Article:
McDonald’s says digital transactions accounted for about 18% of sales in the U.S. in the first quarter. Starbucks, by contrast, says its loyalty club members generate 54% of the coffee chain’s sales.
“It’s clear they’re not getting nearly as much share of wallet with their loyalty members as perhaps Starbucks is,” says Bank of America senior research analyst Sara Senatore.
Senatore also finds MyMcDonald’s membership numbers unexceptional. In the three quarters since launching the program in July 2021, McDonald’s signed up 26 million members, slightly less than Starbucks’ 27 million and Chipotle’s 28 million. While those programs have been operating for years, Senatore points out that McDonald’s vast size created an opportunity to drive higher membership numbers. On a per-store basis, Chipotle, with 3,000 stores, signed up twice as many members as McDonalds during the first year of its loyalty program.
“It looks like a very big number after just nine months,” she says. “But once you control for the sheer number of units McDonald’s has and the sheer number of customers, it starts to look much more typical.”
McDonald’s appears to be counting on its most-frequent customers to make the program a success.
“Our opportunity is always about driving frequency,” Kempczinski said during the April earnings call. “(Loyalty) has been an effective way for us to drive frequency among our users.”
And there are signs the company’s biggest users are coming through. Data from Placer.ai shows visits from customers who went to McDonald’s at least once a month accounted for 17% of transactions last year, up from 15% in 2020. The uptick suggests the loyalty program is resonating with an important segment of McDonald’s customer base, says R.J. Hottovy, head of analytical research at Placer.ai.
A loyalty program also can provide useful data about customer habits, which can be used to prod them to buy more. If a customer normally comes in for a morning coffee, for example, McDonald’s could offer a coupon for a purchase after 2 p.m. An offer of free fries means they’ll likely buy something else, too. And when loyalty customers order in advance through the app, McDonald’s saves on labor costs and customer lines move faster.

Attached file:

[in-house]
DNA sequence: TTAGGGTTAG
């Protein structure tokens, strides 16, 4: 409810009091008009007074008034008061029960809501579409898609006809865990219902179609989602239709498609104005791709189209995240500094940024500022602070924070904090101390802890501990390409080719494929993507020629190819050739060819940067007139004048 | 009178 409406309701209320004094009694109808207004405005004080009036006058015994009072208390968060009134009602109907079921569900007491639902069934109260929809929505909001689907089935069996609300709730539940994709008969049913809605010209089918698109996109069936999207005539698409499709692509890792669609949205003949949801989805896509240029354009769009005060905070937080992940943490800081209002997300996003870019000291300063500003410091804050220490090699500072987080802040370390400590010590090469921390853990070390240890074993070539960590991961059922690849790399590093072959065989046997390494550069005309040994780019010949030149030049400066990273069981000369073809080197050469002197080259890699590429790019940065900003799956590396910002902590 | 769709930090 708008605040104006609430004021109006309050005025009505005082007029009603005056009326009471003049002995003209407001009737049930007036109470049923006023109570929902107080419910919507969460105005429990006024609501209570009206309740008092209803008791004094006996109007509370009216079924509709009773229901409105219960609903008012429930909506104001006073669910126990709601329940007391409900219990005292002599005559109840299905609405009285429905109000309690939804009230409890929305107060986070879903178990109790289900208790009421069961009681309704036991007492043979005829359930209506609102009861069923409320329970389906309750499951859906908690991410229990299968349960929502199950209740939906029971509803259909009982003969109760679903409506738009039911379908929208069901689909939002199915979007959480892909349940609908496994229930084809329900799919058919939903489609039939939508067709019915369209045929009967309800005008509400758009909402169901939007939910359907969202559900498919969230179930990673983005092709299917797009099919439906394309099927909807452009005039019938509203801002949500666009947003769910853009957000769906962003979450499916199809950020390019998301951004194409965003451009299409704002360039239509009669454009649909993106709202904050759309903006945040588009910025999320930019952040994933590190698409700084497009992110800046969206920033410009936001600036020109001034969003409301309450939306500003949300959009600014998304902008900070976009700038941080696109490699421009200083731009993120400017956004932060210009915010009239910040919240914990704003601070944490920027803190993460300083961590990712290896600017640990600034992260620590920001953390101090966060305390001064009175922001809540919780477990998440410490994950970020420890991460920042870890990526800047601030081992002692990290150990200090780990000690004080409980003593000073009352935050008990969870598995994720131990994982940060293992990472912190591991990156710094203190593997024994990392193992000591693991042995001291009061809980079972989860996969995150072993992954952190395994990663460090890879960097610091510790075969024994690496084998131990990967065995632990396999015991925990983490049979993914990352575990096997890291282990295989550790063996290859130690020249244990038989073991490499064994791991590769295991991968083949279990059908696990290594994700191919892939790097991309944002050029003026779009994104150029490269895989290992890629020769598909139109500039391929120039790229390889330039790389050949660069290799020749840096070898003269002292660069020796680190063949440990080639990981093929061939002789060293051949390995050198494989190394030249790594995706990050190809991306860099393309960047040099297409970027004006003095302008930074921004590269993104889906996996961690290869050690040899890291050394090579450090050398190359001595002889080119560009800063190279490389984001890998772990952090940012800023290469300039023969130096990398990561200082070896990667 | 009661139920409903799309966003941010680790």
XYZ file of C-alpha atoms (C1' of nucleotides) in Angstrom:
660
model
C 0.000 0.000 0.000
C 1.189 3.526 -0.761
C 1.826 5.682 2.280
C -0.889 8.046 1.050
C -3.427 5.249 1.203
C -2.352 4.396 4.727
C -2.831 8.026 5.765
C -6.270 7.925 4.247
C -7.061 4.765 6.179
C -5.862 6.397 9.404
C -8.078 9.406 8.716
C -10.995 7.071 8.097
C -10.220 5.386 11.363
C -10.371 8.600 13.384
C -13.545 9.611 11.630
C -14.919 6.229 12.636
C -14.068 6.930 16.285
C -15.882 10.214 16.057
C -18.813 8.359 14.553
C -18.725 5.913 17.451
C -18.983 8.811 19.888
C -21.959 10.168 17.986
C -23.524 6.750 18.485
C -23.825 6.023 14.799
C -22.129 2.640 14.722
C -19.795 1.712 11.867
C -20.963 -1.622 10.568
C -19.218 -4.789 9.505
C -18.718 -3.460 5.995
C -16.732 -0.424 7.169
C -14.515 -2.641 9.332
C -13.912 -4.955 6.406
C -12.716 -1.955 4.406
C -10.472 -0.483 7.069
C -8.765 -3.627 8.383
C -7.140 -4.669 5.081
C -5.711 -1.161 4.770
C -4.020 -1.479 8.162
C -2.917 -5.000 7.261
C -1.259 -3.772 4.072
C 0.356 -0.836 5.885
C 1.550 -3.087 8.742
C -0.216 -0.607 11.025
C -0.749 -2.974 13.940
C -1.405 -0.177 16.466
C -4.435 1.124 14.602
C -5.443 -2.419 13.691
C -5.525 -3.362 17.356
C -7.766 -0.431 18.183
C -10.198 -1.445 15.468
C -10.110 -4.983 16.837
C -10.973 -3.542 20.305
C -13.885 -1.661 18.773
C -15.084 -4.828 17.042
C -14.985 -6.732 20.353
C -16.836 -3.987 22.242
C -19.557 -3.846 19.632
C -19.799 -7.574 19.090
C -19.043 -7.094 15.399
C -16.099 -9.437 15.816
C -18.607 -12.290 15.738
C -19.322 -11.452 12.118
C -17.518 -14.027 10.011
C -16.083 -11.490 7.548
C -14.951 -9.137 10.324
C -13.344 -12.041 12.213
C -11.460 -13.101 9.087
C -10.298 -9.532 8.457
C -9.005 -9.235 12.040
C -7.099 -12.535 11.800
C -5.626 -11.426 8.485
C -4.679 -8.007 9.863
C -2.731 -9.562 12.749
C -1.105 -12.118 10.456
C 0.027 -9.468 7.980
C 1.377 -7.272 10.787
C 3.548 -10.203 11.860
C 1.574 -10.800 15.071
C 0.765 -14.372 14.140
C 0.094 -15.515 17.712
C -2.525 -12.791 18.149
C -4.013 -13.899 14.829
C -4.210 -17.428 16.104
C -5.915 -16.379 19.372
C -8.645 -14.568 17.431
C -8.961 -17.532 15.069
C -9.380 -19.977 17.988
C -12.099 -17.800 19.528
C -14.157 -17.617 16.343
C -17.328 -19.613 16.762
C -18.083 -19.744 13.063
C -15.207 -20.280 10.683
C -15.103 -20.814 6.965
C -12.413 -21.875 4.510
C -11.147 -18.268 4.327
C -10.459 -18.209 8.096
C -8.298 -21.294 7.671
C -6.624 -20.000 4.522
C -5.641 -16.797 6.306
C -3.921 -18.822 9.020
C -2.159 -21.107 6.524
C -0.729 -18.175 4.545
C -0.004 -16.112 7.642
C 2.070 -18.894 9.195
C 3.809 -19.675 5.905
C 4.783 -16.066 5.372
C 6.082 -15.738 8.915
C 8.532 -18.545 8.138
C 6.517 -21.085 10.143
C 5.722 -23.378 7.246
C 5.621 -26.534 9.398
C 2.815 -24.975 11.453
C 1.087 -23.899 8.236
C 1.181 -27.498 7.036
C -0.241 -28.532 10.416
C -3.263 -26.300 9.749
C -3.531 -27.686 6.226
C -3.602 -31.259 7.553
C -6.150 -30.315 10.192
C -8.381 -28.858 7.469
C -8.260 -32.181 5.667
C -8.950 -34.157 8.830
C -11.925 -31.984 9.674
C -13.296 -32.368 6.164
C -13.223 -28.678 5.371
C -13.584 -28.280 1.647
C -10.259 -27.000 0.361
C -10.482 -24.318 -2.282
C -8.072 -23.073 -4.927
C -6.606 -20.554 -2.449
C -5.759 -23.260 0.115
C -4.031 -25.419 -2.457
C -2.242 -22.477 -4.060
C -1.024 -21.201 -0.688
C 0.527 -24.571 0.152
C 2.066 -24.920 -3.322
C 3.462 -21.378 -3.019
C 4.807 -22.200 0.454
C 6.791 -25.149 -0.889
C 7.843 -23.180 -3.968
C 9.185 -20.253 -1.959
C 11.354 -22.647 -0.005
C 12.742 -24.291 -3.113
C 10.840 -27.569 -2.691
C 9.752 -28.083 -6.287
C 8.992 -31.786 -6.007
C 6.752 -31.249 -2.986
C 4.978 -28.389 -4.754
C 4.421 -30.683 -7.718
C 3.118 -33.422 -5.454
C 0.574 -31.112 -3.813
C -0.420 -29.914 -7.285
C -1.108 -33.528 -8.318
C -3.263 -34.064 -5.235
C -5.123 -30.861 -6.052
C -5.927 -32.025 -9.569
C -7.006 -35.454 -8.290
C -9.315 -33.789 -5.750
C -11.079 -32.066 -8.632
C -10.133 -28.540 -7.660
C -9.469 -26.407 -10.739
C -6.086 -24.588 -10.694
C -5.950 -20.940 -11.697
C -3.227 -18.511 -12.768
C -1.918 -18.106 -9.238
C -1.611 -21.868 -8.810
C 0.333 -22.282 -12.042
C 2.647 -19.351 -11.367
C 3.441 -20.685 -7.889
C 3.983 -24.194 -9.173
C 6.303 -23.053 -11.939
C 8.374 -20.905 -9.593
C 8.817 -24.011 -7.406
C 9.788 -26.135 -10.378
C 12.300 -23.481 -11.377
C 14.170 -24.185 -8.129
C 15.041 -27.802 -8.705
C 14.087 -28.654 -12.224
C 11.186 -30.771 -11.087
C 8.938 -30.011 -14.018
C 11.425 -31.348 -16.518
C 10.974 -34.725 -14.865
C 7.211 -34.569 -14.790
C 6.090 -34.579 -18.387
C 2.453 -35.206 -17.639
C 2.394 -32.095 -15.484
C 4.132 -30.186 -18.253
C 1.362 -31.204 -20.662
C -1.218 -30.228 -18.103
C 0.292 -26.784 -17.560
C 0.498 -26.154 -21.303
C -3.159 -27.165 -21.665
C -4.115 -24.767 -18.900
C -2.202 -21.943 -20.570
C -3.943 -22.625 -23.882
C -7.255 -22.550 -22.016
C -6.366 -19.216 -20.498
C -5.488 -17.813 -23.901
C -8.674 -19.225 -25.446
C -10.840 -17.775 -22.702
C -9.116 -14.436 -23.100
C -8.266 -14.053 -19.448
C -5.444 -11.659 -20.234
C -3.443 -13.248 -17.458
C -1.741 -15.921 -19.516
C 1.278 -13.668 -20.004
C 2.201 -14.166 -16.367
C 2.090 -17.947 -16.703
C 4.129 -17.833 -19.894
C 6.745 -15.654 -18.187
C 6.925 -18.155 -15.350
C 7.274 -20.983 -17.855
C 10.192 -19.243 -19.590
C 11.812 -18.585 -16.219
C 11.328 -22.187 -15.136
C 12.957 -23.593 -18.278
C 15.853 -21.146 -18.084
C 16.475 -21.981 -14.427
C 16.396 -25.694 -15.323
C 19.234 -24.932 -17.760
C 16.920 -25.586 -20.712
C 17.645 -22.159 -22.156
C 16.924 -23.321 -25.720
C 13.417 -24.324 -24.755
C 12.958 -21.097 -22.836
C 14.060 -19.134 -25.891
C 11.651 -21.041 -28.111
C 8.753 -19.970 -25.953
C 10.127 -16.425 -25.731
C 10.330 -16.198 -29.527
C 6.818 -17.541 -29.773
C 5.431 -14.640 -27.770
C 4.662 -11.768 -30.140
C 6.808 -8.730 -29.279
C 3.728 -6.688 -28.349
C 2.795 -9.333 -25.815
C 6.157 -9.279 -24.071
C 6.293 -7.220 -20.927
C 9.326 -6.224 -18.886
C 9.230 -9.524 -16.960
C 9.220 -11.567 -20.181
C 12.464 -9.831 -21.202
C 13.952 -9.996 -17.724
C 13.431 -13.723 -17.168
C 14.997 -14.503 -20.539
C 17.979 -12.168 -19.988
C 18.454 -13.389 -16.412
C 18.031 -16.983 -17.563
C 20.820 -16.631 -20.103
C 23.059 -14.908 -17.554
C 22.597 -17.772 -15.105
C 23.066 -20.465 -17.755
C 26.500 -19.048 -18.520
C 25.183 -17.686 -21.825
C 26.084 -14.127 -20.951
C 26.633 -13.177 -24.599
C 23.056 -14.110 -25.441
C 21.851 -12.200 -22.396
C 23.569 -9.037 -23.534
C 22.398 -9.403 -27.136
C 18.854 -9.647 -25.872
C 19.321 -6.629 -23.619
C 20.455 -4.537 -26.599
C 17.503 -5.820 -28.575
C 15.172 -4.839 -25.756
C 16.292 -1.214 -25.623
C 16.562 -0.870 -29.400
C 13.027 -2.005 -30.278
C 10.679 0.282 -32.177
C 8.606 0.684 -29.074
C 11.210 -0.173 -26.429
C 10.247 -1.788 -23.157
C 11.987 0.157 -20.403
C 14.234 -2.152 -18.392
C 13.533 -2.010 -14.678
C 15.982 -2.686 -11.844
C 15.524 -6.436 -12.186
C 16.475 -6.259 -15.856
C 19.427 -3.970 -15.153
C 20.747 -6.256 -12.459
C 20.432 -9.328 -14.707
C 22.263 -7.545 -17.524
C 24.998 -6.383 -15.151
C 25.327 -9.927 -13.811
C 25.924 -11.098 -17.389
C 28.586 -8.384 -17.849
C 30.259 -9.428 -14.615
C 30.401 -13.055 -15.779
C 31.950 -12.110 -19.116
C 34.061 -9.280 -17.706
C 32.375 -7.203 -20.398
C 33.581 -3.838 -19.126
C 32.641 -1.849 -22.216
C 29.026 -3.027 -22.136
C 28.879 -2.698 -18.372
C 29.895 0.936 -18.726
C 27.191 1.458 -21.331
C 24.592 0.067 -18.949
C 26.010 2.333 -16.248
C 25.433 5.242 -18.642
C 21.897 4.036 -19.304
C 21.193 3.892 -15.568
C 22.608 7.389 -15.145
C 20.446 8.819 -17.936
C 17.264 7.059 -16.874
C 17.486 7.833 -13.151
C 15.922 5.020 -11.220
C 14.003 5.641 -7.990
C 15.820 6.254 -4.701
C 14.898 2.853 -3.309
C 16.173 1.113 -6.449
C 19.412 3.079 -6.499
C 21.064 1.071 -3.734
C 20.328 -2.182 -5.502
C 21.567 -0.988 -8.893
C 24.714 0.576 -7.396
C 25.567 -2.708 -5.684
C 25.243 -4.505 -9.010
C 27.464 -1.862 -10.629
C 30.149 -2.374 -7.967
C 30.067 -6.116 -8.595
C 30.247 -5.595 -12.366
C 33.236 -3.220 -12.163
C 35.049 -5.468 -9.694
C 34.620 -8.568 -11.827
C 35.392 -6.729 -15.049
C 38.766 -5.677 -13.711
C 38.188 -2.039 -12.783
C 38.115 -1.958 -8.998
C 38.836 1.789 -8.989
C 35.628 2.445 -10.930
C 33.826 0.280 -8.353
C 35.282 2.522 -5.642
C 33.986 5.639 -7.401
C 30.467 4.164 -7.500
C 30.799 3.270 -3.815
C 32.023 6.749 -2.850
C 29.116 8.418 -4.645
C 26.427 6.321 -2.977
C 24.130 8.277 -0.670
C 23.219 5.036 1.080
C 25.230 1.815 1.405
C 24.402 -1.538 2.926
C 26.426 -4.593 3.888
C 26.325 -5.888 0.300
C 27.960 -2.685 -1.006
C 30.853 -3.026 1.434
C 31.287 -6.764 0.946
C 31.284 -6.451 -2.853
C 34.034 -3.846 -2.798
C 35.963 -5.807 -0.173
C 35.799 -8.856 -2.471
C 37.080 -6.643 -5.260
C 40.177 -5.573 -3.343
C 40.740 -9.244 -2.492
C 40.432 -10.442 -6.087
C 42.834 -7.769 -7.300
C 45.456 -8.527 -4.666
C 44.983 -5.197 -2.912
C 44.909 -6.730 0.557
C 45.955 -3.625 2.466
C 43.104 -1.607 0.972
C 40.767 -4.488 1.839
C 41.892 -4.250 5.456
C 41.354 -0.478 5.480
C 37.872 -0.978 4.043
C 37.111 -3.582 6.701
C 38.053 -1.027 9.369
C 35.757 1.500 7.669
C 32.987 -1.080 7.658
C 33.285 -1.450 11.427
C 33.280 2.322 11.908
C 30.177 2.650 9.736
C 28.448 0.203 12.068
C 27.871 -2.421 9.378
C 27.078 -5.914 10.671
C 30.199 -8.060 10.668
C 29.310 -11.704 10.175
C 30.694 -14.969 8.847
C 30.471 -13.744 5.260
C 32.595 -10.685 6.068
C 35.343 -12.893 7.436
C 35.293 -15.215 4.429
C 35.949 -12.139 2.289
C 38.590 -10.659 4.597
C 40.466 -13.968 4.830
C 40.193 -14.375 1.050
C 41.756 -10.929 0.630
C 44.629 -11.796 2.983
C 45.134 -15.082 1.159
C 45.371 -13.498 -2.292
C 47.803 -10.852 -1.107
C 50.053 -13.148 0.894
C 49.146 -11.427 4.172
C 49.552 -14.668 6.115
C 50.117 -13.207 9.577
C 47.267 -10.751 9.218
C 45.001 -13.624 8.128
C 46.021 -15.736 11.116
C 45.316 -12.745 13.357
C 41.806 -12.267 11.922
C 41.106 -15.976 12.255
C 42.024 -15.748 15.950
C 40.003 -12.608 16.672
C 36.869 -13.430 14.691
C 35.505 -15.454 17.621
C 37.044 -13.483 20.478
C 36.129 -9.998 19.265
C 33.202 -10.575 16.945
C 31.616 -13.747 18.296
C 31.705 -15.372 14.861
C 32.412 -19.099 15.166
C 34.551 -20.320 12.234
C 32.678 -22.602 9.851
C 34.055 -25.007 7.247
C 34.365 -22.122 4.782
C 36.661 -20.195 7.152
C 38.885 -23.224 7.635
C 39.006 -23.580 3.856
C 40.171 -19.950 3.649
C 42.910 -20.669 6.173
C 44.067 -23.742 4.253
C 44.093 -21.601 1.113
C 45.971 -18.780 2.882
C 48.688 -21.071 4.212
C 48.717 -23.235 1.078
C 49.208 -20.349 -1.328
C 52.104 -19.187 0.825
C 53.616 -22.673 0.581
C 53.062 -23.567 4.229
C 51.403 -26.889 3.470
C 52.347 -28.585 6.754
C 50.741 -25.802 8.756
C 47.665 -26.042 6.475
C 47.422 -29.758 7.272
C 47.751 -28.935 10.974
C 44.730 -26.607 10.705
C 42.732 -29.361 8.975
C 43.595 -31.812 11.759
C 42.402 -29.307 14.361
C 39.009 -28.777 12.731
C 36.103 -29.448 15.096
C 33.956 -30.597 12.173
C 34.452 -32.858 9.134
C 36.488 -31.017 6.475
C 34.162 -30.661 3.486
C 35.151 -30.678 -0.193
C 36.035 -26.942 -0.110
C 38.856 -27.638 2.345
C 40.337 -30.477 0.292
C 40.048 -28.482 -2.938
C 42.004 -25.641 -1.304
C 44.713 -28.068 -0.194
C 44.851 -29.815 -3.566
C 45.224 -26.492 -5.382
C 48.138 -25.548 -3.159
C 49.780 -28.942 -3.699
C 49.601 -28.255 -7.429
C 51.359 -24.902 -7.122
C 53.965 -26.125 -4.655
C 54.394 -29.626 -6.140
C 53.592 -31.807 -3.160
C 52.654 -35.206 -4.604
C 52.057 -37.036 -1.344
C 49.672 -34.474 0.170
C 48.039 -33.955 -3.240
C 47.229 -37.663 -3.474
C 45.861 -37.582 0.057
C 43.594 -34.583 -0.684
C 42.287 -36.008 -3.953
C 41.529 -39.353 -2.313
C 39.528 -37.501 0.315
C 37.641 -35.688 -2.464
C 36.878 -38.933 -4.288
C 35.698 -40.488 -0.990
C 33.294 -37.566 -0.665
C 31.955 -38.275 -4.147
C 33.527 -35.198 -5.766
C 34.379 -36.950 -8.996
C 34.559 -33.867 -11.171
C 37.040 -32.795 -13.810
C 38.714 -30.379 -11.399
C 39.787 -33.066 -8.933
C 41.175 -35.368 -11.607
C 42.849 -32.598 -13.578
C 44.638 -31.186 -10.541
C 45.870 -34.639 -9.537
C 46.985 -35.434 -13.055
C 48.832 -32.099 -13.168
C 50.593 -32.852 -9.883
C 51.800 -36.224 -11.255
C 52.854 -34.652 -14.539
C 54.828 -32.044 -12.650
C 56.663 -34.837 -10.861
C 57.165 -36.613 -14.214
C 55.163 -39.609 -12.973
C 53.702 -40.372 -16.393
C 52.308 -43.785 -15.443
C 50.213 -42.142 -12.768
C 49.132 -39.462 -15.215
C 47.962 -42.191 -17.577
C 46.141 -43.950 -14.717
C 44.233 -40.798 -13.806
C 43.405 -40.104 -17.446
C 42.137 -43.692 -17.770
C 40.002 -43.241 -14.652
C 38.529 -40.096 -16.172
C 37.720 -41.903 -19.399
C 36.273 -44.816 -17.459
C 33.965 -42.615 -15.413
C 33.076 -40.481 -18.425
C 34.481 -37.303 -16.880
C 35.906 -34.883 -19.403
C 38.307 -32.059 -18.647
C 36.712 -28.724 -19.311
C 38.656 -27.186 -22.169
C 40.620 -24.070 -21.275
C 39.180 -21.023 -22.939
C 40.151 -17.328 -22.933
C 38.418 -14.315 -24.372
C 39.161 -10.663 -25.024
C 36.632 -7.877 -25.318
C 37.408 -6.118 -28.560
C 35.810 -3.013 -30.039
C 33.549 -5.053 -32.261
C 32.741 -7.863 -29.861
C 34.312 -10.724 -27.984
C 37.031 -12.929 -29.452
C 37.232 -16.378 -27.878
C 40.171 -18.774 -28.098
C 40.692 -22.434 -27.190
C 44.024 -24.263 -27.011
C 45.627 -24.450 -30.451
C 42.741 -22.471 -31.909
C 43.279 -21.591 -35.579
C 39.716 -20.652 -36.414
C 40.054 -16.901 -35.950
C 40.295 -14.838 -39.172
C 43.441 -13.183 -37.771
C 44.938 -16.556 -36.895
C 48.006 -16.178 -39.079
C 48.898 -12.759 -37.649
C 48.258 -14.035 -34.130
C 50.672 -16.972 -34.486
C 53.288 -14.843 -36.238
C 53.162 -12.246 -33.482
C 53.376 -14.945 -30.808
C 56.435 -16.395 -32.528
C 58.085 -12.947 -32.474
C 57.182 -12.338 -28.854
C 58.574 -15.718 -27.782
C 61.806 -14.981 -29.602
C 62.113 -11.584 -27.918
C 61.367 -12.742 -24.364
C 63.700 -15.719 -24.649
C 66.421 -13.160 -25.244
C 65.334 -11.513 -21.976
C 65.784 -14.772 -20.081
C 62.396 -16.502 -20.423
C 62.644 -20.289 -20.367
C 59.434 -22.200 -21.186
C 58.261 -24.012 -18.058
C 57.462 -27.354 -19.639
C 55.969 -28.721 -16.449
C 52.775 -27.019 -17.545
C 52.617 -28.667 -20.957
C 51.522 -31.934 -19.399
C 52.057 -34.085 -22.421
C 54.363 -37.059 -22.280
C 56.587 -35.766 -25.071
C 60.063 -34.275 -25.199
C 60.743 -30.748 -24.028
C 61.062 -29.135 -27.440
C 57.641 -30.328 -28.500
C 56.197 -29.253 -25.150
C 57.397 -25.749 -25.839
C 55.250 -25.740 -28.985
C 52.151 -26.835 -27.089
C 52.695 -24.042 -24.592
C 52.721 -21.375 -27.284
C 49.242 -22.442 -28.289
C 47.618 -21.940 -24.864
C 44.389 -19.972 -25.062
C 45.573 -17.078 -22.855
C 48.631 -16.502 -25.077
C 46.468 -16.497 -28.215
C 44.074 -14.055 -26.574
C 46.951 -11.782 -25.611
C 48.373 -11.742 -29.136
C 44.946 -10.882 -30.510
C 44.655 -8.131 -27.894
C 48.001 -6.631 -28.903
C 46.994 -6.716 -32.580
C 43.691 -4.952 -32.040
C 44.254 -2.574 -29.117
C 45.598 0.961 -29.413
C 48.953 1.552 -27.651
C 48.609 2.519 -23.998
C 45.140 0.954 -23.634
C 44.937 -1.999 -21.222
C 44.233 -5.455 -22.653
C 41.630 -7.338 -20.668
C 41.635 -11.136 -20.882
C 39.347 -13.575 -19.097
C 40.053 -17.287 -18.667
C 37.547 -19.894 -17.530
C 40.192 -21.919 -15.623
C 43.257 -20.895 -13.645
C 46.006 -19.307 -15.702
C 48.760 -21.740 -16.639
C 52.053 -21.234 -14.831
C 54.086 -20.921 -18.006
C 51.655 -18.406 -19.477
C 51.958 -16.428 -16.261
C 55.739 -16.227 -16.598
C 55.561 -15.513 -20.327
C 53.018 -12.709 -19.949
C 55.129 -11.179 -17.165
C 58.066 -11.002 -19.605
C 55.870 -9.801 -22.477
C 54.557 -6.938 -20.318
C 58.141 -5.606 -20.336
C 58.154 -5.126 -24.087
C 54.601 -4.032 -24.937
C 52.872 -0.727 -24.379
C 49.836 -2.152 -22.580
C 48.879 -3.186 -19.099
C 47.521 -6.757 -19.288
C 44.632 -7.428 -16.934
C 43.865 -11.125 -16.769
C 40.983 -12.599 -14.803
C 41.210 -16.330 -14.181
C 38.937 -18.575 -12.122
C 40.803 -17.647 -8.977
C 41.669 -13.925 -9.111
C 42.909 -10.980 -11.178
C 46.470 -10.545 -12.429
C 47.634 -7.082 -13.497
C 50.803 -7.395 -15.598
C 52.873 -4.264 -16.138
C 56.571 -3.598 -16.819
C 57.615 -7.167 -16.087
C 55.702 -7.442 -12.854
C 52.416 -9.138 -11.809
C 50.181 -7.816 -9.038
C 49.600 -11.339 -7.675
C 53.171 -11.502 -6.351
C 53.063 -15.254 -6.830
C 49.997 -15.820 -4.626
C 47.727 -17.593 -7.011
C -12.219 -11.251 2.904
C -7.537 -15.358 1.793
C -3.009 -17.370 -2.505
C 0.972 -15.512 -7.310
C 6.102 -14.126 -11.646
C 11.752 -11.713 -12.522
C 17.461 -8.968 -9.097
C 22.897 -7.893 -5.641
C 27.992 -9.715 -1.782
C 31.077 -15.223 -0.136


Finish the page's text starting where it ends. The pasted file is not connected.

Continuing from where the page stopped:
Rarely one to lead the charge, McDonald’s joined the rewards fray later than others. Customers expect loyalty programs from chain restaurants now. And for restaurants, such programs have become even more vital in the last two years.
To build loyalty, brands need strong emotional connections with customers. That was lost when customers started ordering food online during the pandemic. With fewer in-person interactions, brands like McDonald’s are relying more on their rewards program to build emotional connections, says James Riess, senior vice president of strategy and insights at customer experience management company Merkle.
Riess says that connection—which can come through game-like challenges and other types of rewards—fosters customer engagement, a key to the success of loyalty programs.
“Customers are now in control of the brands that they engage with,” Riess says. “Just because I’m part of a loyalty program doesn’t mean that I’m going to engage on a continuous basis.”
McDonald’s plans to listen to customers and update MyMcDonald’s going forward, said Alycia Mason, the company's U.S. chief customer experience officer. McDonald's trained restaurant workers to help customers use the program, and it rewards those workers with loyalty points, too. Joining the program is easy, and members start receiving points for free food and personalized deals immediately, Mason said in a statement. There are also exclusive perks, like free fries, and resurrected offerings like the Szechuan Sauce.
Experts say McDonald’s has already amassed a data set it could try to monetize. Figuring out how to use that data to its advantage and keep customers engaged could prove its biggest rewards-related challenge. If it fails, MyMcDonald’s could end up giving freebies to customers without incentivizing them to spend more, thereby cannibalizing existing sales.